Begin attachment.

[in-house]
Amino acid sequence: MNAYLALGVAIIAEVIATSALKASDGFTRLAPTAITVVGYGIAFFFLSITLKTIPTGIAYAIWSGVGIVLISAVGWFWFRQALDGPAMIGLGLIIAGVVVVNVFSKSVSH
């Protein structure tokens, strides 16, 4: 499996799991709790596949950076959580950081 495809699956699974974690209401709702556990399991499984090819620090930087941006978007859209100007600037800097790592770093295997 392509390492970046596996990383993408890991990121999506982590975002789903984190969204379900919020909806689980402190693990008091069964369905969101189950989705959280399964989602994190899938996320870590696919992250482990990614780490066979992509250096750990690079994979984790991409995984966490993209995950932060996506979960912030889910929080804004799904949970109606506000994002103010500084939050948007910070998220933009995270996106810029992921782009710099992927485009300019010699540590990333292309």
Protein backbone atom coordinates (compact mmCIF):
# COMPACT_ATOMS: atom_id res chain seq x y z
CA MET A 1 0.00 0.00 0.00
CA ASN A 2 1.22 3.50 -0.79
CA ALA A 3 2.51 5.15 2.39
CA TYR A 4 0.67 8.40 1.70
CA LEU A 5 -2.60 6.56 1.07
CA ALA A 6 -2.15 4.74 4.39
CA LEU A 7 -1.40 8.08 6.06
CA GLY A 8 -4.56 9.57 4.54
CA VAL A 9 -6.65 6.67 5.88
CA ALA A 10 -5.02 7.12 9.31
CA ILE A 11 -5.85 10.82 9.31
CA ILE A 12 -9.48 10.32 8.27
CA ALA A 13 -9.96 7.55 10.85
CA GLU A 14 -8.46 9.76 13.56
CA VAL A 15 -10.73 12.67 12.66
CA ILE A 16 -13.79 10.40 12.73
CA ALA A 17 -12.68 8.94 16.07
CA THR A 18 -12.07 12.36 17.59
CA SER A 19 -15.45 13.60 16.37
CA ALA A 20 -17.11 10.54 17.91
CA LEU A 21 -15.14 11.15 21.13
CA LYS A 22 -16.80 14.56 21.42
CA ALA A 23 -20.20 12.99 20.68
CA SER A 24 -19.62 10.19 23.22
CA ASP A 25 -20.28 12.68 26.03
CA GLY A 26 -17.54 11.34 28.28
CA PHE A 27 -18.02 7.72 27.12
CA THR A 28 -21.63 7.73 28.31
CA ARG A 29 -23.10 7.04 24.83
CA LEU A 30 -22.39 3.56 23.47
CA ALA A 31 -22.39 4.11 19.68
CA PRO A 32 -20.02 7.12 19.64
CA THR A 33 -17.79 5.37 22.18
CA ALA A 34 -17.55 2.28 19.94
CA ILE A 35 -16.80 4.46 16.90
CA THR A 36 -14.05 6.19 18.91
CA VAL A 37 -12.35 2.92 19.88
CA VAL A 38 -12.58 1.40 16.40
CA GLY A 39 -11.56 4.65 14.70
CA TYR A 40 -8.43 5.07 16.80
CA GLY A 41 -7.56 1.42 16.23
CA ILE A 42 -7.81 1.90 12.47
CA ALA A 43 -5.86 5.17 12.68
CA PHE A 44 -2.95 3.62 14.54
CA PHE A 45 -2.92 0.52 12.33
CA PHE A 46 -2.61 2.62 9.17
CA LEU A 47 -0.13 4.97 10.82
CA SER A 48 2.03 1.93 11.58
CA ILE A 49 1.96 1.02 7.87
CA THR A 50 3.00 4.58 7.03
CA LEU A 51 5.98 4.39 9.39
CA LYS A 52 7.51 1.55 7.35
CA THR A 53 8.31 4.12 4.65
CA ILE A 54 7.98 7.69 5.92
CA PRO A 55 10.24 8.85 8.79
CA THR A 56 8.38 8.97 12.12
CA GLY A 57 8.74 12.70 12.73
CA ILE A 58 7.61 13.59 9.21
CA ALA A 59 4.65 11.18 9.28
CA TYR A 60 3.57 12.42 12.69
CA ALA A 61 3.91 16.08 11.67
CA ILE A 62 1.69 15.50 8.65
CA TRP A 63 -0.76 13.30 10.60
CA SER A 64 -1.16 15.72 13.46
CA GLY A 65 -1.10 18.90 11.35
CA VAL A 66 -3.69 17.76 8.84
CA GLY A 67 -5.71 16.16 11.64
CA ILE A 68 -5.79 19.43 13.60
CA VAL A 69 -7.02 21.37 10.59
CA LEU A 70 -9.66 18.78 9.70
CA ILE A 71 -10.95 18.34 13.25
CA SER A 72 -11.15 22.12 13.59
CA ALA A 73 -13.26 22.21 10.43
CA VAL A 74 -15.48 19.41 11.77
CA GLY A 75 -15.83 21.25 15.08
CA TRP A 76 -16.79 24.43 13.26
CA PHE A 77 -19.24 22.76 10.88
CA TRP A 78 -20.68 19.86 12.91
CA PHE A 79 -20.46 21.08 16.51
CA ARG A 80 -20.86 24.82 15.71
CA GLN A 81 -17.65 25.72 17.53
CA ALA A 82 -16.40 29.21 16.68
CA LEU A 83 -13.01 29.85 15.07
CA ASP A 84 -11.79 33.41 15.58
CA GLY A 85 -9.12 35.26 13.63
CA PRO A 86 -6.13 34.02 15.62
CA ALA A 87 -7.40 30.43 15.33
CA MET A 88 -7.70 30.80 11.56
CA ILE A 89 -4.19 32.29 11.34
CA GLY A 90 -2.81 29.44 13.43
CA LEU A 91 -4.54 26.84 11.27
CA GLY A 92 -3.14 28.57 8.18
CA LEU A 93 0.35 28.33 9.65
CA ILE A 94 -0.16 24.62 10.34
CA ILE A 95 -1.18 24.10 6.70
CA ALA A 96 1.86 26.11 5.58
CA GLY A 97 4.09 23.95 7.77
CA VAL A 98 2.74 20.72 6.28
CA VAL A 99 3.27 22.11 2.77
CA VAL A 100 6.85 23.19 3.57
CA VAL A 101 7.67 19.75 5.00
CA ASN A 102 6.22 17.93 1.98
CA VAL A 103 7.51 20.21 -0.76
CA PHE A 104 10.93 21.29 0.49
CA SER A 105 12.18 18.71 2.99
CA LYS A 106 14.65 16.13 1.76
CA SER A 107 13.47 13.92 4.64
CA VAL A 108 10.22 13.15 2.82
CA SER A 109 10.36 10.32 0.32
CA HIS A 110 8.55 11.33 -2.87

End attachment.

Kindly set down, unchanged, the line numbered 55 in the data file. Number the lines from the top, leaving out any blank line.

CA THR A 50 3.00 4.58 7.03